A South Korean court has approved Ssangyong’s revival plan, meaning the firm will avoid going into liquidation.
Ssangyong has spent much of the year facing oblivion, having been at the mercy of the court as it attempted to seek new investment and consolidate its debts. It has been in court-approved bankruptcy protection since February.
Earlier this year its workers rioted for 77 days over redundancy plans, and this has forced the delay of its new C200 crossover, which was due to be revealed at the Frankfurt motor show in September.
But the court has now approved Ssangyong’s recovery plan and the firm said it planned to implement a three-year programme designed to increase competitiveness, return to profitability and triple its revenues year on year. The firm will also look to secure new investment and finance to help fund the C200.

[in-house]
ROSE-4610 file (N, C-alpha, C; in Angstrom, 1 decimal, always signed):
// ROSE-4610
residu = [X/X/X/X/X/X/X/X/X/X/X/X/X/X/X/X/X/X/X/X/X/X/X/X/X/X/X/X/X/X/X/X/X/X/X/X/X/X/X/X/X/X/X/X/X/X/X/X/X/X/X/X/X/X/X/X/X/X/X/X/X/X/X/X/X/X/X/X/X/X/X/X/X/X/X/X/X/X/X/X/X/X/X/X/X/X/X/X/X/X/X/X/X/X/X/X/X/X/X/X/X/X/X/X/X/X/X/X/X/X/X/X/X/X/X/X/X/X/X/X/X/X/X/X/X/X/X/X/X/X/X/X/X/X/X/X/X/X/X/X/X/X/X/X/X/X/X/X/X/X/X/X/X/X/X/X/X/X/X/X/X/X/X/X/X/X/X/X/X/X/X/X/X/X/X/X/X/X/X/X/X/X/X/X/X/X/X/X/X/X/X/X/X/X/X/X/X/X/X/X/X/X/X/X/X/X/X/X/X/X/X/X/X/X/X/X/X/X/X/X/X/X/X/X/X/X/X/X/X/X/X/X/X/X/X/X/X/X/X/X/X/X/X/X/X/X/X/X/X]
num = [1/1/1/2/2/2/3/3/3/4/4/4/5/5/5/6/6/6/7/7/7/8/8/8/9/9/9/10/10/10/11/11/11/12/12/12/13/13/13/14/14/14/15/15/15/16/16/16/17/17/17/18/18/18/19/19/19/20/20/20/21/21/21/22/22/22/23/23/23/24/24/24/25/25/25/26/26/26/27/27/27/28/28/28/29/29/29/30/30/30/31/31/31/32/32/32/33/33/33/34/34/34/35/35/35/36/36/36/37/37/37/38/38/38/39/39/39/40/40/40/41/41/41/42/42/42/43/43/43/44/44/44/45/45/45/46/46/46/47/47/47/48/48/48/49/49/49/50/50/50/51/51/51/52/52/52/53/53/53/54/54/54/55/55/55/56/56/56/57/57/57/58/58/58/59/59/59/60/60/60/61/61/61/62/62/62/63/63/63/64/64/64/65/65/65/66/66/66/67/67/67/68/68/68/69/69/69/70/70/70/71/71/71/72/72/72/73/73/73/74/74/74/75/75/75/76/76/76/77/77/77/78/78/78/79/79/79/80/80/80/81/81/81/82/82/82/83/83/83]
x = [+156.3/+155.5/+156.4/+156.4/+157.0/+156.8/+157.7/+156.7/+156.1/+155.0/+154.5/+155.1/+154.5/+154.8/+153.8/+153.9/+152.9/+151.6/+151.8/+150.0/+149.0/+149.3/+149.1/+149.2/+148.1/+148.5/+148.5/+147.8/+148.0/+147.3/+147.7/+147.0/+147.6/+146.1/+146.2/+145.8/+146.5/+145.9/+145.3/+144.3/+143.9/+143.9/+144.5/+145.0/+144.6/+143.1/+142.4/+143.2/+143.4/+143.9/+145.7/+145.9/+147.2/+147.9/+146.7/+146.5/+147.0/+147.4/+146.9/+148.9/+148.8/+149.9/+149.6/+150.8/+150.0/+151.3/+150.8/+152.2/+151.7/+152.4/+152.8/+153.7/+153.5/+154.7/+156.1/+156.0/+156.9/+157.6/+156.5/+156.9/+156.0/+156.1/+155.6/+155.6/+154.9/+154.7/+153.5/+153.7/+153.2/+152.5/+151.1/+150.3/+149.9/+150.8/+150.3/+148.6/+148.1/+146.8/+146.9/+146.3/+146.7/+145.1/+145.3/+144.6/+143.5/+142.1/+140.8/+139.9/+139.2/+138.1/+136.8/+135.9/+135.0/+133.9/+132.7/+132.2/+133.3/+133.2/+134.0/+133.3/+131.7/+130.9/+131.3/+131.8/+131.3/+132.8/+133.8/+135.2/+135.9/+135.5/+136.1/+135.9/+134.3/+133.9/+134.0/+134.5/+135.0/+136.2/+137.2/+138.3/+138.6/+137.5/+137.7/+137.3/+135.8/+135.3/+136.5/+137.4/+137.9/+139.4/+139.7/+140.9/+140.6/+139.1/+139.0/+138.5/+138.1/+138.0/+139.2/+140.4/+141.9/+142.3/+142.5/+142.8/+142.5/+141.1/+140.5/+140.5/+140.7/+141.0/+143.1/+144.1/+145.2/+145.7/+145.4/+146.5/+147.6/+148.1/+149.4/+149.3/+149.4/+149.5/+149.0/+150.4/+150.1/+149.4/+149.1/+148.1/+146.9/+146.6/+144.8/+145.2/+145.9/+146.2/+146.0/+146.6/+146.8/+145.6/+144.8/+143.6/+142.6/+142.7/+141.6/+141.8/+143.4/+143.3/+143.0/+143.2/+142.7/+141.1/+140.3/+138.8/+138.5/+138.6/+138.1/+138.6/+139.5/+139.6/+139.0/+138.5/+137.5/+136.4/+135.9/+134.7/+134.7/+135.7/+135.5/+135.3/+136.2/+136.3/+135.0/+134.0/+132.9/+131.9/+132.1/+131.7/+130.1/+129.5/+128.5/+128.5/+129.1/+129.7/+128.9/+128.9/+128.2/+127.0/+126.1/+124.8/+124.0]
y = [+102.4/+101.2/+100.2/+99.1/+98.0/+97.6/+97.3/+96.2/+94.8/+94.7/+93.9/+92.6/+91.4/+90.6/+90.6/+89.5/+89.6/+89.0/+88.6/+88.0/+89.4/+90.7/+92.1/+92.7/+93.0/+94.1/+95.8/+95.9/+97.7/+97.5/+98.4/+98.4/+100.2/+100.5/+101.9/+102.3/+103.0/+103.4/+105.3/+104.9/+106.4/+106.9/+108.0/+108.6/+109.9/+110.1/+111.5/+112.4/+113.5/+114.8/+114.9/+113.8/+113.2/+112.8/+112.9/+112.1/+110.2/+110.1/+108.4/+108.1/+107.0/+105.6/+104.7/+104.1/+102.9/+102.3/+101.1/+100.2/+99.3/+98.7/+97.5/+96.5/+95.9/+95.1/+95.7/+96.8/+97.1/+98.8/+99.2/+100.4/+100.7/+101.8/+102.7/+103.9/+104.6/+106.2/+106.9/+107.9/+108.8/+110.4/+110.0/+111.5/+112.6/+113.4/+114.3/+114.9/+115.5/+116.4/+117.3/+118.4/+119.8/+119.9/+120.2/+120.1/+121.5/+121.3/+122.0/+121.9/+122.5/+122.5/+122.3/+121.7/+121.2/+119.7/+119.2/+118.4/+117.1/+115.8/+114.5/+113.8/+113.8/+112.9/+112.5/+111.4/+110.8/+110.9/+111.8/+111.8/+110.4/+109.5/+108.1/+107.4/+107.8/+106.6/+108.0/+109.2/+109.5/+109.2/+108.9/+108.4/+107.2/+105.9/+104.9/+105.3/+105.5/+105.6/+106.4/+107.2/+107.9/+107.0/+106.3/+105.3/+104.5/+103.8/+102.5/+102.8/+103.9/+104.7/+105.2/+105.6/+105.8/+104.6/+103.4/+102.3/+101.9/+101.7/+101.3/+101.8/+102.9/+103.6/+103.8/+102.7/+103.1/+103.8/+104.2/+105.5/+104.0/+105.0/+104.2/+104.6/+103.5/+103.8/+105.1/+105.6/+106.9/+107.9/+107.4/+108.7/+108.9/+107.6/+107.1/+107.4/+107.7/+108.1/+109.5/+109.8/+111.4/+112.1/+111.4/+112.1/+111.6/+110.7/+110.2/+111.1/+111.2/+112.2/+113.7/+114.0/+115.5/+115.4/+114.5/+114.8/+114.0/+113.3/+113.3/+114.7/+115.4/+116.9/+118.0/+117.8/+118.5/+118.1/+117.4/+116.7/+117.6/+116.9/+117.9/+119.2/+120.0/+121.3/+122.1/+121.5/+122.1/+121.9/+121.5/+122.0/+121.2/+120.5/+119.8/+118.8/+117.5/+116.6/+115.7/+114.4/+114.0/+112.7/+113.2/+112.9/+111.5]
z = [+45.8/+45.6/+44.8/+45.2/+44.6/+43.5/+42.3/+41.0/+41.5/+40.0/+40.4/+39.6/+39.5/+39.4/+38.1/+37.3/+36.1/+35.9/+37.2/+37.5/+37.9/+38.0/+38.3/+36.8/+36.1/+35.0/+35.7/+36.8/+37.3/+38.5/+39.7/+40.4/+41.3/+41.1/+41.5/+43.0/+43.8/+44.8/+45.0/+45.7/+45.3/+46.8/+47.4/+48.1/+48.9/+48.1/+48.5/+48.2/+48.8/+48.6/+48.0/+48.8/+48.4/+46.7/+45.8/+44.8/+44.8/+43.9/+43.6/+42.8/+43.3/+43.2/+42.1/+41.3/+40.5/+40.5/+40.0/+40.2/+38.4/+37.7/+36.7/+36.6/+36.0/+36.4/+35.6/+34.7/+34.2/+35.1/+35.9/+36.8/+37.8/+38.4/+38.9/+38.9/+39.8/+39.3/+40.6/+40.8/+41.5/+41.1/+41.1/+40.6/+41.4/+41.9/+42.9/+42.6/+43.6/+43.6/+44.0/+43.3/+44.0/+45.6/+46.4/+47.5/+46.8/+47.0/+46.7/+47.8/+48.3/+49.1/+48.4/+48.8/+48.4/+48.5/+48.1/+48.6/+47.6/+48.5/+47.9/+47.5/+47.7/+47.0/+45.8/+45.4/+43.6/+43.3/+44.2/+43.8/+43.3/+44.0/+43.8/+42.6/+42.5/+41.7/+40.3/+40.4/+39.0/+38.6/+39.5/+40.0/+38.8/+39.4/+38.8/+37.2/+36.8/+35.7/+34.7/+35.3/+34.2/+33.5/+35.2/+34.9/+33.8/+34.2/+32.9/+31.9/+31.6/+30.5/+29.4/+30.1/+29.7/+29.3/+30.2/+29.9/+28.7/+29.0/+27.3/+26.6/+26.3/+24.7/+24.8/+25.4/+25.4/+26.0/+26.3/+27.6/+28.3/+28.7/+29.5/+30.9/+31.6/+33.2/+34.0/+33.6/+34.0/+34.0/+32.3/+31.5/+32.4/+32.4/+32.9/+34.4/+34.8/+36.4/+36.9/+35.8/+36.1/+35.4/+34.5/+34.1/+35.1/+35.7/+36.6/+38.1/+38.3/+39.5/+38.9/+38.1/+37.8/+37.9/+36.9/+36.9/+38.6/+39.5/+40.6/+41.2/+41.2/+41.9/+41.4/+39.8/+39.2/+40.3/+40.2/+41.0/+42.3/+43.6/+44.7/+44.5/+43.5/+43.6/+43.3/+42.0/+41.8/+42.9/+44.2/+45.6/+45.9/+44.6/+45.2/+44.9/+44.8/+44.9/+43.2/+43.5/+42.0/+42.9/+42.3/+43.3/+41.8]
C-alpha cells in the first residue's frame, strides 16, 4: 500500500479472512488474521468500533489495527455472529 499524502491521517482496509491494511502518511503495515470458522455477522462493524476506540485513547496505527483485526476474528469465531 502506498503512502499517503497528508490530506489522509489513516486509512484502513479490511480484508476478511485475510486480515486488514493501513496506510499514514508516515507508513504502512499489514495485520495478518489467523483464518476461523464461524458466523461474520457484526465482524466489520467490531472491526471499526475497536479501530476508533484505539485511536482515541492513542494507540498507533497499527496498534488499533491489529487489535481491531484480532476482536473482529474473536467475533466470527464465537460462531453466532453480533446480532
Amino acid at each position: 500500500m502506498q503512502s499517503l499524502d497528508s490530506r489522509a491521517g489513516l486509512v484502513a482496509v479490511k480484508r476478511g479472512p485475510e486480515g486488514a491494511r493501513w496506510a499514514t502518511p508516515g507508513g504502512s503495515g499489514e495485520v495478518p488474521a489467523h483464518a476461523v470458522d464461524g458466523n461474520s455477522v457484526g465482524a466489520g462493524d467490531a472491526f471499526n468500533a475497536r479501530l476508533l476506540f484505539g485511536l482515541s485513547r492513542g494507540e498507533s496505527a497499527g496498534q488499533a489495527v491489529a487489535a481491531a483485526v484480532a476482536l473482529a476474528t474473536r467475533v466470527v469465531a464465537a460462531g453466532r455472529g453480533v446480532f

Paul Williams, managing director of SsangYong distributor Koelliker UK, said, “This is the news we have been waiting for. It’s been a very frustrating year with considerable uncertainty, but this decision means that SsangYong has a lifeline and I know that our Korean colleagues are determined to turn the company around.
“Most importantly, we can start planning properly for 2010, including the new C200 compact car.”